Homework 1: Algorithmic Perspective

Although I've tried to make things correct/clear there are occassionally typos/confusing wording/etc. When there is a discrepancy between the problem I clearly mean to be asking and the one I've asked, please solve the former. The piazza website is a good place to help us clarify the problem statements.

When answering questions please write out in a complete and explanatory way what you're doing. Someone who doesn't know what's going on should be able to read it and understand (so in addition to equations, use words!).

Problem 1: Anderson Tower of States

In this problem you're going to show for a two-dimensional solid that the number of states which become degenerate in the thermodynamic limit and the number of spontaneously symmetry-broken states are the same.

Consider a two-dimensional system of size $ L \times L$ where space is discretized on a fine grid with grid-spacing $\Delta \times \Delta$. Assume that there are electrons on this grid with spacing $a \times a$. (So there are $a/l$ grid-points between each electron.)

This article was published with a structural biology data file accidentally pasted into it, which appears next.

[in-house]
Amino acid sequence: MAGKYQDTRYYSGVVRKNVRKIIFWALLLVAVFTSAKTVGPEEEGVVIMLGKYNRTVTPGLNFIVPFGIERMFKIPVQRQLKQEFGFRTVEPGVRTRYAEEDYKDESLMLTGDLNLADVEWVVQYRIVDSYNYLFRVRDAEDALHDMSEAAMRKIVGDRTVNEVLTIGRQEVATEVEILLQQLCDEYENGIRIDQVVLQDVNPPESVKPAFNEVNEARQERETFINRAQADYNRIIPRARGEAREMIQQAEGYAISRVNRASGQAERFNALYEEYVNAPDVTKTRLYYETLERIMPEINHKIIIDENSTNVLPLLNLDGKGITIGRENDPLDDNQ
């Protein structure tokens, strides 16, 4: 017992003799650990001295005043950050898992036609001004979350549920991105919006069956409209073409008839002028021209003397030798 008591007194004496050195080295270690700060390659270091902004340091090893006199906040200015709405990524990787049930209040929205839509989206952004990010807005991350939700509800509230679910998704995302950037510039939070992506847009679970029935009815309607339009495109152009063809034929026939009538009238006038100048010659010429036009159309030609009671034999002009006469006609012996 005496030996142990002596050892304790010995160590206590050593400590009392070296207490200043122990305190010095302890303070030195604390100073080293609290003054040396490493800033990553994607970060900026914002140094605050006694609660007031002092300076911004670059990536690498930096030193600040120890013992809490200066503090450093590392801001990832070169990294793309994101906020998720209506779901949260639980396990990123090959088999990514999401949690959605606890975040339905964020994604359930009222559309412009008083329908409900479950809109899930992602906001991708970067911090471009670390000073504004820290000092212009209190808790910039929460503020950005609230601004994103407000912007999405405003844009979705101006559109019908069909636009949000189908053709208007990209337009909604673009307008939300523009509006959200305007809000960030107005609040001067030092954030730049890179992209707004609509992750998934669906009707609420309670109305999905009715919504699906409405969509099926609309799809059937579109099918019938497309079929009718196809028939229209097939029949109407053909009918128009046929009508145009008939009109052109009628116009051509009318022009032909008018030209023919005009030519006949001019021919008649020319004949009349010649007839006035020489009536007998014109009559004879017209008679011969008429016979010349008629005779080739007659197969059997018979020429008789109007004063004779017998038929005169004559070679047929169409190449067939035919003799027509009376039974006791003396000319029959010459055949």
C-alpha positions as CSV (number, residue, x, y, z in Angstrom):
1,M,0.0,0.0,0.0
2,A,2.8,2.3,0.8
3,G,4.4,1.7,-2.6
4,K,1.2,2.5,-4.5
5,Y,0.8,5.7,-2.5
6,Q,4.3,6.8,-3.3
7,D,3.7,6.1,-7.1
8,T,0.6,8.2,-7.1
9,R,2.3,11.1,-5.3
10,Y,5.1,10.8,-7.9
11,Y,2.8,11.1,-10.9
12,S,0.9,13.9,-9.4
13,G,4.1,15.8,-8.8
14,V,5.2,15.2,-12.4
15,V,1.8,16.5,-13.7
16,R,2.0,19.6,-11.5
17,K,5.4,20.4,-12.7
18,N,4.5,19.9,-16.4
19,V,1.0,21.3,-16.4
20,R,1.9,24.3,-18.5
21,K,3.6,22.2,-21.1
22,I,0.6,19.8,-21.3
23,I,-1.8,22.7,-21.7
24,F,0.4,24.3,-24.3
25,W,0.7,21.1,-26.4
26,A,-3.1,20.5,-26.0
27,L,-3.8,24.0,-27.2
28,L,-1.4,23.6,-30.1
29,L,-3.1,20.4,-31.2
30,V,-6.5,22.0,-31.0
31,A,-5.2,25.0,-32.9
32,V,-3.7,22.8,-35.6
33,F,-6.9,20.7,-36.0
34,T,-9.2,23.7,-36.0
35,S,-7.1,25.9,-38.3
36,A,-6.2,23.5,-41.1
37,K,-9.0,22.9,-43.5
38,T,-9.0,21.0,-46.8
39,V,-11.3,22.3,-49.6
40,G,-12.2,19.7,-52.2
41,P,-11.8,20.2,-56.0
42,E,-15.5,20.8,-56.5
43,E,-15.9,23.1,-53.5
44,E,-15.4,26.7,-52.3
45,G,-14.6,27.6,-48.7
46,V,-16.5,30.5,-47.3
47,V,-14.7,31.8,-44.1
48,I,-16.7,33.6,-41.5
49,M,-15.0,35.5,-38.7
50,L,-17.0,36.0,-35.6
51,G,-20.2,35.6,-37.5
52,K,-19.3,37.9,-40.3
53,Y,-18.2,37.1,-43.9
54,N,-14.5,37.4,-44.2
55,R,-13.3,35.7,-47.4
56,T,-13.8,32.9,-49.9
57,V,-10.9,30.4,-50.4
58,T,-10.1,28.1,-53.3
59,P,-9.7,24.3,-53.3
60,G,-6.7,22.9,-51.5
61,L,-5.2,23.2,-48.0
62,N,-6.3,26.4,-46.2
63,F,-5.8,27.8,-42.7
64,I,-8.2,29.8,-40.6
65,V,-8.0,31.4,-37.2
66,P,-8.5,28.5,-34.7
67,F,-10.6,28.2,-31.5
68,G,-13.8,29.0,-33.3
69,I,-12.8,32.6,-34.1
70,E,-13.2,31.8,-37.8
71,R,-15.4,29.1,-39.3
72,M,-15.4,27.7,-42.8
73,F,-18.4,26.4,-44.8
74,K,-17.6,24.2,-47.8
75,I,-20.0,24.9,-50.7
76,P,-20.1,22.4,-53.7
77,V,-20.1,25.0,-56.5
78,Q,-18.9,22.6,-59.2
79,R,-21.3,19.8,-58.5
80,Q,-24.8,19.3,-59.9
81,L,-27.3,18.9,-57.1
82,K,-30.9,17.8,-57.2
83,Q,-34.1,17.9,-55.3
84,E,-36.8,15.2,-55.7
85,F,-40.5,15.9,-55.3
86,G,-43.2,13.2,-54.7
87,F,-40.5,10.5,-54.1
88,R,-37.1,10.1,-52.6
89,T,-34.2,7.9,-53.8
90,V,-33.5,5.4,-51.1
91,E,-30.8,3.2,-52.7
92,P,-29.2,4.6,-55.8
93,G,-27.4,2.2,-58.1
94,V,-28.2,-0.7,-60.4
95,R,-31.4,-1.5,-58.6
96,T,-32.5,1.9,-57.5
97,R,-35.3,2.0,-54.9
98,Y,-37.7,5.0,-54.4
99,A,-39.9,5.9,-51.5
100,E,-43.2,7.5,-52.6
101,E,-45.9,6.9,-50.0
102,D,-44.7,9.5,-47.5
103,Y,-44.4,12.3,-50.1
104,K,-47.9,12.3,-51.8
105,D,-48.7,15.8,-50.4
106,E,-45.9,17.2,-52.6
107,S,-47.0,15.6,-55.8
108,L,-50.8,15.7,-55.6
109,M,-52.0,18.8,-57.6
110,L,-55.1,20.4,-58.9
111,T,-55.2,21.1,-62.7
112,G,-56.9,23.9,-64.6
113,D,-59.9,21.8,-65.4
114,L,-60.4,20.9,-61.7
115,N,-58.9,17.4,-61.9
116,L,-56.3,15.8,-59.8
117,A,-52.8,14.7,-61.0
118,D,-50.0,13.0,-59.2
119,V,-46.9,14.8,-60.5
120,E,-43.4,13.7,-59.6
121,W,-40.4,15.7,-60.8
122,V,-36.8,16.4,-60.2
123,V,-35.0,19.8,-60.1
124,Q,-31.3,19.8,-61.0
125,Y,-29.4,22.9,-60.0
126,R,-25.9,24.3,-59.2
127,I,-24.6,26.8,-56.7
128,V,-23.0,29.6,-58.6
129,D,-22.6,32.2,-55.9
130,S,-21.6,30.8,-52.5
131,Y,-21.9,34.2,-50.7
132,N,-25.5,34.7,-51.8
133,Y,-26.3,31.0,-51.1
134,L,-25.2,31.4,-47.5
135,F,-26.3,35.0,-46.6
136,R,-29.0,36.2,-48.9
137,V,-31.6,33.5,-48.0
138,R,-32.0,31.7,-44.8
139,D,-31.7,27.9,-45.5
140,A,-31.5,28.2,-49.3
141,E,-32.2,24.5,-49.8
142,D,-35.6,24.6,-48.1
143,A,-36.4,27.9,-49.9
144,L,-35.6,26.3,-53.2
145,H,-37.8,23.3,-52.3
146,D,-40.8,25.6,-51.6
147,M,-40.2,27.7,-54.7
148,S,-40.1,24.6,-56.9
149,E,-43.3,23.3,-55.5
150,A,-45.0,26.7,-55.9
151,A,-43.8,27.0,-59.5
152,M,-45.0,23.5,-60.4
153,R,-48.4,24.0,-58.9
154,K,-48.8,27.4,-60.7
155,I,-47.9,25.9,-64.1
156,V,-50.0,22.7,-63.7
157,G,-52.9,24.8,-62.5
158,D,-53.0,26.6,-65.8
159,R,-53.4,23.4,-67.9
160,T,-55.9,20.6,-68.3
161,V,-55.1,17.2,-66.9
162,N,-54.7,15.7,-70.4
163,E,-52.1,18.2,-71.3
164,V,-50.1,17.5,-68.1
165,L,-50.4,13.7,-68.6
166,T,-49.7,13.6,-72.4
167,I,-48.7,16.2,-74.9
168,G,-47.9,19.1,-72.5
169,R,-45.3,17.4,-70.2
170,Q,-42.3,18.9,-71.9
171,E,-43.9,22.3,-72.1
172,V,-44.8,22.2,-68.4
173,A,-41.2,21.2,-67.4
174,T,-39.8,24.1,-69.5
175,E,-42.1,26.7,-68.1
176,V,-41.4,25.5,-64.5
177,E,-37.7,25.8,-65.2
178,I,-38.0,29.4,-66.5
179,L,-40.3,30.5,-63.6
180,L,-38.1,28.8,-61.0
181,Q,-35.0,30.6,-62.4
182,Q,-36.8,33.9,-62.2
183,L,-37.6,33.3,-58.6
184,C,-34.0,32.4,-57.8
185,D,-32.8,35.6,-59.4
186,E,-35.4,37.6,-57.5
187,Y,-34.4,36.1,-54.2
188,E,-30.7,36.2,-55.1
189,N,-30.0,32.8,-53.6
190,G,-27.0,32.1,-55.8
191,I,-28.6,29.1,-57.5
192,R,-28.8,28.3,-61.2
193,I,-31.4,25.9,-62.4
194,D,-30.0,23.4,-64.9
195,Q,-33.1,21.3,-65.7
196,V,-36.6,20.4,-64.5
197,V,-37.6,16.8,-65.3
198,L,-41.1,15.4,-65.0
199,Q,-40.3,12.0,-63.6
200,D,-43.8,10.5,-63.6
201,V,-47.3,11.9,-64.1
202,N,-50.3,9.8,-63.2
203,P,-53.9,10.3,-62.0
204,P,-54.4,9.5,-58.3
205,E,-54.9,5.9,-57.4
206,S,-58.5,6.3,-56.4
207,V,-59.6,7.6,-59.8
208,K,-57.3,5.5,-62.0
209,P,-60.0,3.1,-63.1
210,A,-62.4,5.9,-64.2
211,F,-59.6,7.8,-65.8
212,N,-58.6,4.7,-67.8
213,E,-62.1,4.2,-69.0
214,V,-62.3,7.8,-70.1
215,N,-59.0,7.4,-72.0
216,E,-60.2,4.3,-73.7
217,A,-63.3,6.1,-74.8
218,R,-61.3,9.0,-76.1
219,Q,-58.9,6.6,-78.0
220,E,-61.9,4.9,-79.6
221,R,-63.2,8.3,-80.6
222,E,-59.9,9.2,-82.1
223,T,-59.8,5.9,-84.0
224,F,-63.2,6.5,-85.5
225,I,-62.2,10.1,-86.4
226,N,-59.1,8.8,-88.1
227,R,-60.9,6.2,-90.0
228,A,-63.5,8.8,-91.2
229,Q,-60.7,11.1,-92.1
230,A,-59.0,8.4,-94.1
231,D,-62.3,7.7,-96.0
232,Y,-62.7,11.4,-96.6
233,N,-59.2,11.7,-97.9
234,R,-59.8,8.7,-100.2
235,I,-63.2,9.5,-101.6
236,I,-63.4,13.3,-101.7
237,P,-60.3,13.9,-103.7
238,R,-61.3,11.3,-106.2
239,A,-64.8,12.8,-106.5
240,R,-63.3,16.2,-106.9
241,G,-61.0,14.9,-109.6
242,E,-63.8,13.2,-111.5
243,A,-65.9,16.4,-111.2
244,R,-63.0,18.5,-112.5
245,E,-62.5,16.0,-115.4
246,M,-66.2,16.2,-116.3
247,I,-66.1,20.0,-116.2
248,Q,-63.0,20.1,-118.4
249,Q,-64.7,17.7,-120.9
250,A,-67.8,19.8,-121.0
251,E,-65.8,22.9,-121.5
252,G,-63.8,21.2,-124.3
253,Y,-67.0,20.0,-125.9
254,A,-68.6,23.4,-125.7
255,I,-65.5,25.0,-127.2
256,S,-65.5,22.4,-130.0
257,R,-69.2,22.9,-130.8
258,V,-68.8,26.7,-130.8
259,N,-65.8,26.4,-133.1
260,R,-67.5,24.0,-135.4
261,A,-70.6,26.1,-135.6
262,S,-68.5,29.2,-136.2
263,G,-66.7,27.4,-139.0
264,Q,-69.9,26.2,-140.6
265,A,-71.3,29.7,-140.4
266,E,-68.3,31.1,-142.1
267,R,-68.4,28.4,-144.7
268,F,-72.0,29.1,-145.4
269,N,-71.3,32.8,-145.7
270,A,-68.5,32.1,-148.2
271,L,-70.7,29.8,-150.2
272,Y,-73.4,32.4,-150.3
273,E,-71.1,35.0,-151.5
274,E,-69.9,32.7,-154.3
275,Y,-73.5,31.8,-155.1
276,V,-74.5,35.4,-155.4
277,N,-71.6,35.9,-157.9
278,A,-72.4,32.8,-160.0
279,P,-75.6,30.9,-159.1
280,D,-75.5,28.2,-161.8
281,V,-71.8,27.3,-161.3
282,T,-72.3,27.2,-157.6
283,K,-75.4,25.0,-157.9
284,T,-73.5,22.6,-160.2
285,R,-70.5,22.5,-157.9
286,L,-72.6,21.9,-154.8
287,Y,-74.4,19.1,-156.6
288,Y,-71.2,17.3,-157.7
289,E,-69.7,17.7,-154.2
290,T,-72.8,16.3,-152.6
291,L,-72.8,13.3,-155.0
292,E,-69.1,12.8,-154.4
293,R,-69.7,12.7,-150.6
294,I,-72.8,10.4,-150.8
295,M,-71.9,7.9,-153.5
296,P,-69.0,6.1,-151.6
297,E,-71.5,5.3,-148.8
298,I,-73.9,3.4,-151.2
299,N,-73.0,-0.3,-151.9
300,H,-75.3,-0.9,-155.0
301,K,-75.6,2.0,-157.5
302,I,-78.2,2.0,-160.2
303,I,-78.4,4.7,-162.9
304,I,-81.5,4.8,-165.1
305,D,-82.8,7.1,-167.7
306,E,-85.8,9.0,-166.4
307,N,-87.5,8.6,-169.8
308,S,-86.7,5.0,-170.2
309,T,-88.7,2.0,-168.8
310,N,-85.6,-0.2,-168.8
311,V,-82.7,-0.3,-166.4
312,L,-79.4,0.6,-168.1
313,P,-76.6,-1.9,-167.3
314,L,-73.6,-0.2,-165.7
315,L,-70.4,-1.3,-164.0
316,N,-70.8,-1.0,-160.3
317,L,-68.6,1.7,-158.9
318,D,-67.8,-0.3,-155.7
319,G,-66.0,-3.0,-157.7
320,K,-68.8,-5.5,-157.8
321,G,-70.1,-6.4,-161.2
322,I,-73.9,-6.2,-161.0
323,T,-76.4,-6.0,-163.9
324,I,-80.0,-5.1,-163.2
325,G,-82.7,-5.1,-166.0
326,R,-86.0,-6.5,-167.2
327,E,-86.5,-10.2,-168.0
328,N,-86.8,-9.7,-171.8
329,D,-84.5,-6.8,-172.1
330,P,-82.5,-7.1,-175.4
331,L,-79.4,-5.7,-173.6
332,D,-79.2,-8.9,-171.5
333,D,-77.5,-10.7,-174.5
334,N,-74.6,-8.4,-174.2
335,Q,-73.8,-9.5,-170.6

(a) Count the number of spontaneously broken degenerate states which exist in the thermodynamic limit.

(b) Count (and explicitly write out how you counted) the number of states which have a finite energy gap above the ground state for a finite system but which will become degenerate in the thermodynamic limit.


Problem 2: Hubbard and Heisenberg Models by Hand

There will be a number of models we will consider in this class. One of these is the Hubbard model; in this assignment you will work out some properties of the Hubbard model by hand. In future problems, you will use these results to compare against code you write.

In this problem, you will work out the Hubbard model by hand.

The Hubbard model is $H= -t \sum_{\langle ij \rangle \sigma} c_{i\sigma}^\dagger c_{j\sigma} + U \sum_{j} n_{j\uparrow}n_{j\downarrow} - \mu \sum_j (n_{j\uparrow} + n_{j\downarrow})$

Problem 3: An exact diagonalization code

Your goal in this problem is to produce a working exact diagonalization code which uses lin tables and works in arbitrary $Sz$ sectors. It should be set up to work for two-dimensional Heisenberg models (another model we will see recur throughout class)

$$H=\sum_{\langle i,j \rangle} s_i \cdot s_j$$

with the ability in the future to modify it for other Hamiltonians (you will find this useful when developing over codes to compare against)


Problem 4: Anderson Tower of States

Using your exact diagonalization code, compute the ground state of the anti-ferromagnetic, two-dimensional square nearest neighbor Heisenberg model for different systems sizes and identify the tower of states that correspond to the spontaneous symmetry breaking of the anti-ferromagnetic.